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Why Obama Caved on Offshore Drilling

By Robert Cowin
October 20, 2008
File under: election 08

An extension of the ban would have had to be tied to the spending bill that funds the government through next year. The White House threatened a veto if an extension of the ban was included and that would force a government shutdown. Also wrapped in this bill is a $25 billion, for lack of a better word, “bailout” for the struggling US auto industry. Michigan’s not important or anything, right?

Senator Obama’s opponent strongly supports lifting the ban (although his position has also shifted on this issue), and polls show that the majority of Americans agree with him. If I was a betting man I’d be willing to wager that the next month will be fraught with much economic uncertainty and Senator Obama isn’t going to give John McCain any ammunition to use. Regardless of whether or not it’s true (and it isn’t), many Americans think that offshore drilling will provide relief from high gas prices. In an economic environment this unstable the wise candidate must bend over backwards to identify with the common man, even to the point of suspending reason.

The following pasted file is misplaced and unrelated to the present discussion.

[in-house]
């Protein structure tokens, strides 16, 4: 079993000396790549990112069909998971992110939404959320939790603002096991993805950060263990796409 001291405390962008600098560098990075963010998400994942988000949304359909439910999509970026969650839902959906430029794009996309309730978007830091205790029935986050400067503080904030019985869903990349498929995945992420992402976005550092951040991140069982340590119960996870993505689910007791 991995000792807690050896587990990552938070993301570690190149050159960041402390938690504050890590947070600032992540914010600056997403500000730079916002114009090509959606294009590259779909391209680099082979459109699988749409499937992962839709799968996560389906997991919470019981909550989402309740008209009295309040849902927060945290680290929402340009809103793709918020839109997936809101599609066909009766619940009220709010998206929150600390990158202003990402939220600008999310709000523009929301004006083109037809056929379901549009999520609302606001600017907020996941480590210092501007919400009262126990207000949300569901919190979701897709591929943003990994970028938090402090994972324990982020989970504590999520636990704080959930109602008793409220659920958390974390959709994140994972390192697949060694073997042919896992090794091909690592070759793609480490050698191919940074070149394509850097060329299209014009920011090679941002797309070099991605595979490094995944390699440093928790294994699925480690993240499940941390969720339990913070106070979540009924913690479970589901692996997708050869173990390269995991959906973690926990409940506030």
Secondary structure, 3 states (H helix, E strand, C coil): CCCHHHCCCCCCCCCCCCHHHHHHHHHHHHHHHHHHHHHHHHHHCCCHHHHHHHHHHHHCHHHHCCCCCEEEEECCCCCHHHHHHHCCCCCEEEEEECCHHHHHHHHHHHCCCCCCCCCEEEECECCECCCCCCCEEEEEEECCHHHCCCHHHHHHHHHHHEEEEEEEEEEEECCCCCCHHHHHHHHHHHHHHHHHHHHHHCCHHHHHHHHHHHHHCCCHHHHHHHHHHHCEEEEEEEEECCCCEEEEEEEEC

Live to fight another day? No drilling can happen fast enough to take advantage of the expiration of the ban, so this issue will undoubtedly be left up to the next Congress and the next Administration. But looking ahead, isn’t it going to be extremely difficult for Senator Obama to advocate for his original, green position, even after the election? Does the current and foreseeable future economic climate doom any chance for the reinstitution of the ban regardless of who controls Congress, or who’s in the White House?

 
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